- One Mythos theme and Three Logos Themes are the Touched … sometimes hearing the call of their Mythos but still deeply rooted in mortal concerns
- Those with two and two are Borderliners, constantly balancing between their sides, their worlds
- Those with just one Logos left and three Mythos Themes are Legendaries, almost totally given to their own Mythos with just a small human touchstone left.
- Those who go full Mythos are Avatars, completely removed from human concerns
Did I mention you can have Themes change, depending on how events unfold? If you ever lose your last Mythos Theme, instant Sleeper status .. i.e. an NPC. Similarly, yes, Avatars are NPCs – not a goal unless you’re retiring the character for a while.
Everything in the game runs on variations of Themes and Tags, not just the PCs – locations, vehicles, Factions, the story itself, and even the PC group as a whole (The Crew) gets a theme or several.
Lest you think they leave you to essentially “make up” the game, there’s plenty of examples, lists, and what they call Themebooks to collate and facilitate a concept and available Tags. For example, in the Character Creation section there are seven Themebooks for Mythos and seven Themebooks for Logos.
Each doesn’t just list tags, instead they use targeted questions – 10 for positive or “power” tags, 4 or 5 for Weakness tags. Answer the questions, you get your tags! And it really is that simple in practice.
They even have some fun “Extra Tag” concepts like Mystery, Title, and Crew Role, again with guidelines how to choose them within a Theme.
All of that take up about 70 pages … plenty for any starting group to work with!
The next THREE HUNDRED (yes 300) pages are taken up with techniques for applying all those Themes and Tags, in sections from the game basics (“Working the Case”) to the Game Masters Storytelling structures (“Behind The Scenes”) to character development (remember, tags and Themes change through “Moments of Truth”) …and finally more world background and NPCs (“This is MY city!”).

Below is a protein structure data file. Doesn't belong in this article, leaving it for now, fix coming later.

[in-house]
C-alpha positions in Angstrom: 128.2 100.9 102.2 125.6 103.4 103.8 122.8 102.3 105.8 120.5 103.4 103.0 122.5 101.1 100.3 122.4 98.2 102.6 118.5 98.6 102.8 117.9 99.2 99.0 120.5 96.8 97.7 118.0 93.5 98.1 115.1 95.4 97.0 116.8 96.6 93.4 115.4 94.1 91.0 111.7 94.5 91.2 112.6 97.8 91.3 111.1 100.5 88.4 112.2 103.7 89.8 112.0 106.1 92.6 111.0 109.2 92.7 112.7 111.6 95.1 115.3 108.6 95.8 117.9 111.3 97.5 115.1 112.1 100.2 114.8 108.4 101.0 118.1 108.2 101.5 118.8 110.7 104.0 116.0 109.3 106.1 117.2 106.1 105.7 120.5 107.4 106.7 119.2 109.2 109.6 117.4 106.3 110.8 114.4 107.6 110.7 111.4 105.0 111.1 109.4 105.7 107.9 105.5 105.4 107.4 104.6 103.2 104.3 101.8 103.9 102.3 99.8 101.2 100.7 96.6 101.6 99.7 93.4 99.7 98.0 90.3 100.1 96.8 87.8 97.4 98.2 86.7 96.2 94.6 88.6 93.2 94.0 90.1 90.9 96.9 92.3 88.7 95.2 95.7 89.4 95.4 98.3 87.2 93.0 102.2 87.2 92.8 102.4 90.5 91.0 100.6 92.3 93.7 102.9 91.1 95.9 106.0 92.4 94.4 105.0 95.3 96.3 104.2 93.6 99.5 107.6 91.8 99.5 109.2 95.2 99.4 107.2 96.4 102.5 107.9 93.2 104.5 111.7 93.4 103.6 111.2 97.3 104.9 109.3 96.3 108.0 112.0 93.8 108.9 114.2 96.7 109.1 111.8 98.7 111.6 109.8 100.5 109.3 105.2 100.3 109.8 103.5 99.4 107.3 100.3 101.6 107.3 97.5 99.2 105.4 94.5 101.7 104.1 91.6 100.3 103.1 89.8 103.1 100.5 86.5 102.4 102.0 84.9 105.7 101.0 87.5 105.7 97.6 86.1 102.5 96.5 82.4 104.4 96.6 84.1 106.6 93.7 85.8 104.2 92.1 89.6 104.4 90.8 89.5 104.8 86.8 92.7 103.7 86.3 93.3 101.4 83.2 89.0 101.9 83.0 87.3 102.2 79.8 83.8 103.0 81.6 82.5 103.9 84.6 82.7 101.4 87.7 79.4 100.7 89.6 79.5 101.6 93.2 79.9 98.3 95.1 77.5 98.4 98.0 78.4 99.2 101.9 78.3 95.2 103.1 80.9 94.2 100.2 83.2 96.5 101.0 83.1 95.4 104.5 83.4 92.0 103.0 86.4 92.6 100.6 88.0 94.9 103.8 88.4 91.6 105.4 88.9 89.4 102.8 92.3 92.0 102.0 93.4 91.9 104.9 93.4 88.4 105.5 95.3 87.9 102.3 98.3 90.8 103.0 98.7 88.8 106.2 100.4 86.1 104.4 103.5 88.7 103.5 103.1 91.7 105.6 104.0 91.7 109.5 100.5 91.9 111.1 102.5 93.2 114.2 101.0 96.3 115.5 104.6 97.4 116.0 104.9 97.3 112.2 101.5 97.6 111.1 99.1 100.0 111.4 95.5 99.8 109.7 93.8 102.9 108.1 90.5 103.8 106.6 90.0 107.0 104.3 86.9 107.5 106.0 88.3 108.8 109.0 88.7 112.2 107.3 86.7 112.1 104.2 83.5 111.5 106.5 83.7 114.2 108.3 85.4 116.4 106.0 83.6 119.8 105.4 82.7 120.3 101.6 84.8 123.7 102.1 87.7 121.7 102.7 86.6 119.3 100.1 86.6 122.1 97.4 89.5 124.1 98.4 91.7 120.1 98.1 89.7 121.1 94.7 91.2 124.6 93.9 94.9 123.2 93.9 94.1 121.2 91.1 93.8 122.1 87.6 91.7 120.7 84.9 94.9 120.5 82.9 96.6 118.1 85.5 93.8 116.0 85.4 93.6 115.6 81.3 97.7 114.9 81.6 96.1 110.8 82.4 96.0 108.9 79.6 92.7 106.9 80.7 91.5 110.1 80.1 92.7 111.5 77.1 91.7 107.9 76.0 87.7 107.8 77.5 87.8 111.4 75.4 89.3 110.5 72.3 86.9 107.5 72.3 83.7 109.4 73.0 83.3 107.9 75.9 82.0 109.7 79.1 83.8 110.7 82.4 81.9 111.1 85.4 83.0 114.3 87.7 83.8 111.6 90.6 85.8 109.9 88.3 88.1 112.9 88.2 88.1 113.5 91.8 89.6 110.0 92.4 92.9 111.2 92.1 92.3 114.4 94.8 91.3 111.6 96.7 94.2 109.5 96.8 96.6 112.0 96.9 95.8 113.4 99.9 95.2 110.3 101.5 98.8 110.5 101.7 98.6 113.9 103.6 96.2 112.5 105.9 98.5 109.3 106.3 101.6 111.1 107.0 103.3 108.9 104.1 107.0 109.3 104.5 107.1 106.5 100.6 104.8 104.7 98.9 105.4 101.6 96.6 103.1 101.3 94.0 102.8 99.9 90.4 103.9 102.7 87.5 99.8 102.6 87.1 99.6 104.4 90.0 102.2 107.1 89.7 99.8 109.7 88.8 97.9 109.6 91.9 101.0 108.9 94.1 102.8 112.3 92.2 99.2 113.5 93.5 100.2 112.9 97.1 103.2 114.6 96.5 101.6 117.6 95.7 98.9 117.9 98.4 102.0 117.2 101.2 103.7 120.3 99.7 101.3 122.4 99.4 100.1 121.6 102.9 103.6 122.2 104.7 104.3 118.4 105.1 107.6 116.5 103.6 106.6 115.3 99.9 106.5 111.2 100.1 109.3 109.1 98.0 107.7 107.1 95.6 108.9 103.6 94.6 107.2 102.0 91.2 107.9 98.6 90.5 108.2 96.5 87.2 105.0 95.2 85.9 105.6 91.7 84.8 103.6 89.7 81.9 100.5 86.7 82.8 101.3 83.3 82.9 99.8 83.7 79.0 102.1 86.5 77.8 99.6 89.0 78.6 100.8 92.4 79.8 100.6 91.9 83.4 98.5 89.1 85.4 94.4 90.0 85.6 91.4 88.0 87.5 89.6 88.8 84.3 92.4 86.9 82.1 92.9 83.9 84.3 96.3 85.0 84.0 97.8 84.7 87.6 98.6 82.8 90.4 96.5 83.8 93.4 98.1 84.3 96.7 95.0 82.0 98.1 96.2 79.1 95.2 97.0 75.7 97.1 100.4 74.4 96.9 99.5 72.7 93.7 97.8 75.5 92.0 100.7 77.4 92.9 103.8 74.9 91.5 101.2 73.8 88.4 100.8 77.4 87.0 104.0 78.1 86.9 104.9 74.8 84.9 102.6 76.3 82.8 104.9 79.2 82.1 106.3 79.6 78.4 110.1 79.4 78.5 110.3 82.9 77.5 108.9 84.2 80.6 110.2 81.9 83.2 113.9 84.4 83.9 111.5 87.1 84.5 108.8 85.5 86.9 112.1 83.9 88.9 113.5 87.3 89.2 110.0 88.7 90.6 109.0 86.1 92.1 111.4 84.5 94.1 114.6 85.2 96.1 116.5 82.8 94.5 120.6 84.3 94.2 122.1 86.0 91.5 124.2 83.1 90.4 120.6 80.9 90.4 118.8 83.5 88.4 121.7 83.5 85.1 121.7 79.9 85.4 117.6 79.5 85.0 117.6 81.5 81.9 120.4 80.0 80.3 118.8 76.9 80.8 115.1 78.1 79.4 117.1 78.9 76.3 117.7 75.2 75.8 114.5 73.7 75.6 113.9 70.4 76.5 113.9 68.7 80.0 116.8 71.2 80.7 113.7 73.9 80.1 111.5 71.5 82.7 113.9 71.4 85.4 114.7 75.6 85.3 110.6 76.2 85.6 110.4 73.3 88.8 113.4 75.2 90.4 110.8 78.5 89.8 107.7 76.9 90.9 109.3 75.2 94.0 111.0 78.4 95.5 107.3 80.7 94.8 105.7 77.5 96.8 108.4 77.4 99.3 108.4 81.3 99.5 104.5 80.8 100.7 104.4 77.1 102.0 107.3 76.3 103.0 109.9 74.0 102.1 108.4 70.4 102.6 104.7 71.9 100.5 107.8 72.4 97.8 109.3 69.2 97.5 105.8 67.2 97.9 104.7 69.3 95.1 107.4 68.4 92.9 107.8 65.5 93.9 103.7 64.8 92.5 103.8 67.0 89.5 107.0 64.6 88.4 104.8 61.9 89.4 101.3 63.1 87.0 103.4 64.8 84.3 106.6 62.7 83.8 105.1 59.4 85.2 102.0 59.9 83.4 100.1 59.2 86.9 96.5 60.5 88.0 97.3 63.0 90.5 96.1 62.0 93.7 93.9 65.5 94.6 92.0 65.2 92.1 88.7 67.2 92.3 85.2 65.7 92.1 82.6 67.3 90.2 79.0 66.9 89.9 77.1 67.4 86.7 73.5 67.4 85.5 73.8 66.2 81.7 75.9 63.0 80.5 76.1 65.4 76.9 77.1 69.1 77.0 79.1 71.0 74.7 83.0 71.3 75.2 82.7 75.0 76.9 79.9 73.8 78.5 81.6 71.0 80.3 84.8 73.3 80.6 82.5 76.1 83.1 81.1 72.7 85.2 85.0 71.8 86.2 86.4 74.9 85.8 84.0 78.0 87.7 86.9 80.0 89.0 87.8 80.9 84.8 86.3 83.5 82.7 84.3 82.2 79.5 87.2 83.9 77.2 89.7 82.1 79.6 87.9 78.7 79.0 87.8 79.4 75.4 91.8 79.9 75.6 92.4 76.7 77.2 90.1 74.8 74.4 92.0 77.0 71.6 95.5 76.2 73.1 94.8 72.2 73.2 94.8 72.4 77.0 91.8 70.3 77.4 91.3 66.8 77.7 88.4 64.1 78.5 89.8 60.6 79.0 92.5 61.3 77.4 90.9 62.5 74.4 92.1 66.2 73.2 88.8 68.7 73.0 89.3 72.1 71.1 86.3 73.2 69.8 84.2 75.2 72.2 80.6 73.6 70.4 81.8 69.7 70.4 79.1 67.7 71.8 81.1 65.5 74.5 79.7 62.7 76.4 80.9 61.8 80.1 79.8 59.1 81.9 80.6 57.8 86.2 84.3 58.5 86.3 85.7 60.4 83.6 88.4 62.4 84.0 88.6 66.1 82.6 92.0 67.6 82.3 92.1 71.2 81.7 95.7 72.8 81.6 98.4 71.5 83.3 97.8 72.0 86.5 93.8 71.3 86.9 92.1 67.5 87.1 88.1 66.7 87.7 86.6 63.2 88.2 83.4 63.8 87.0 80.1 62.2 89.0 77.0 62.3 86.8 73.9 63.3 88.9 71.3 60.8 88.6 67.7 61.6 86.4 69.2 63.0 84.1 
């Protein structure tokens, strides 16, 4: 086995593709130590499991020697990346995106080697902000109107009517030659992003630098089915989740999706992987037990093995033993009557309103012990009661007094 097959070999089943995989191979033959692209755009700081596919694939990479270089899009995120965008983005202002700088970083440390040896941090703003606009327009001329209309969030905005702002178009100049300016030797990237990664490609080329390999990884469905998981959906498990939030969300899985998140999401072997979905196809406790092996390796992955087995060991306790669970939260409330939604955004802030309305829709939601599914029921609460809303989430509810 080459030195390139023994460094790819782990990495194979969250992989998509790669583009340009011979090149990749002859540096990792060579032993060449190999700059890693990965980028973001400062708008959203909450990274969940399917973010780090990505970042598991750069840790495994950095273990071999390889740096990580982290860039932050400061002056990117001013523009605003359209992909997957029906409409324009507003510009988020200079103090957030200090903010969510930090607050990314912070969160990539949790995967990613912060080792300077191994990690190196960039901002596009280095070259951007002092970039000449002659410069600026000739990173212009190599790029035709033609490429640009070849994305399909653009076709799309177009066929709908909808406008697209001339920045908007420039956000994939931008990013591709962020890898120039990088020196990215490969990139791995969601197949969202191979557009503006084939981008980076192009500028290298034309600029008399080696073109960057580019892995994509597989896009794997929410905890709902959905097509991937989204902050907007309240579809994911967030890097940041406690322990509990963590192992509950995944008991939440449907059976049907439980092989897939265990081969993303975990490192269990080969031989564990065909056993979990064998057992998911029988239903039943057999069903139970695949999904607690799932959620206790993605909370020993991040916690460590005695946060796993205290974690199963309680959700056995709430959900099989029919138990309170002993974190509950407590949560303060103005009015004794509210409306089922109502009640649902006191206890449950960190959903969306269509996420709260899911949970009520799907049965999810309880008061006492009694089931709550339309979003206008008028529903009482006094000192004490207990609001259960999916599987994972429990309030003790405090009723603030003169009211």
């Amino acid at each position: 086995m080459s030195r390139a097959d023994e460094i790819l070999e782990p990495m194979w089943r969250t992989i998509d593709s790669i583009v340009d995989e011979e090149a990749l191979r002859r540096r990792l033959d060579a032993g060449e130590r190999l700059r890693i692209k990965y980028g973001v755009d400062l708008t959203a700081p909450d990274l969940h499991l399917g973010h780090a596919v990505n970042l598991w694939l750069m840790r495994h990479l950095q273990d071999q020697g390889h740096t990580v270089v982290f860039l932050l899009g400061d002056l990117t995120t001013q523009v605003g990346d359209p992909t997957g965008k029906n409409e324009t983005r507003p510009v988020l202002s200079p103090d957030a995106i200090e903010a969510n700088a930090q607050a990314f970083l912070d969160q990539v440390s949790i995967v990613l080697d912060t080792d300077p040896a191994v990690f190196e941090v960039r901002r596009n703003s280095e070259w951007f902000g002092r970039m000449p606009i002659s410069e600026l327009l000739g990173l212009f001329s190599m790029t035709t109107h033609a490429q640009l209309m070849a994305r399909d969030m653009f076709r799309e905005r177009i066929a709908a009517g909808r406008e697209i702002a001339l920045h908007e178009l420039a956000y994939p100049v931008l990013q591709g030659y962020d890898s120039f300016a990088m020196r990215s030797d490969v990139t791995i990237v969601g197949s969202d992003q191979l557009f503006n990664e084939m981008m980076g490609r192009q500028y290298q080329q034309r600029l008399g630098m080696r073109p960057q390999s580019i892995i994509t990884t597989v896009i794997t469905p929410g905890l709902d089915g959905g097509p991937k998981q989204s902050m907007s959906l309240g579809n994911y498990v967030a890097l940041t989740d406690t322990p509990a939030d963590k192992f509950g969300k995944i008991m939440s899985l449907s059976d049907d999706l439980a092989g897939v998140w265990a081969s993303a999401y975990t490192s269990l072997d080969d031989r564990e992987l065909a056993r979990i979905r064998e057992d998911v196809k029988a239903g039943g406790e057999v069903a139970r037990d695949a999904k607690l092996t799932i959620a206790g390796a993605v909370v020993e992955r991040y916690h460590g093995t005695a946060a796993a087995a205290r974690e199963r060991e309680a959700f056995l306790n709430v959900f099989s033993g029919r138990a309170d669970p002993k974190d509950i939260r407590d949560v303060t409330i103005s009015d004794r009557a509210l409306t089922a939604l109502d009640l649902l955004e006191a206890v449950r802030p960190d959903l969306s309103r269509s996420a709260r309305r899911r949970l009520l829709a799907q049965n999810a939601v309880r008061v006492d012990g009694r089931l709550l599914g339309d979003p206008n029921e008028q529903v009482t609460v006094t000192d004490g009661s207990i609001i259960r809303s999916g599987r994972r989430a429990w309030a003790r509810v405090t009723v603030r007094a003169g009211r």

If all of this sounds a bit complex, that’s because it is. Even with being abstract and iconic, the permutations and combinations to unlock are staggeringly vast.
I’ve been trying to decide if this is a game best for ultra-experienced role-players, what with all the demand on imagination and expression; or if it’s the perfect game for RPG newcomers with the way it explains and walks you through every decision in easy to understand terms and concepts.
Indeed, the answer I fear, is BOTH.
I hope by now you’ve seen the potential to completely tell a story set in THE MATRIX, and if I ever use this game, that’s what it will be for. But please do not get the impression the Noir or Supers sides are neglected – the pages are PACKED with concepts of the pulp genre. So much so that even if you’ve never even seen a noir or hero film, you should be okay as player or GM.
I won’t get further into mechanics, but suffice to say that if you’re a tables and stats gamer, and weary of extensive imagination demands, this may not be for you. Neither is it hyper abstract like Amber Diceless system, or similar systems that might use a Tag style mechanic. The closest analog I can conjure is THE DRESDEN FILES RPG, with a little less structure to conform to one book series, but a little tighter backfill to avoid confusing players with endless options. I definitely prefer it over DRESDEN.
If you’re a fan of imaginative gaming, descriptive role-playing, and any setting on the scales of noir and super-heroes, at least give the system a look. I can’t really explain it much more, for like The Matrix, you cannot be told what it is – you must see it for yourself.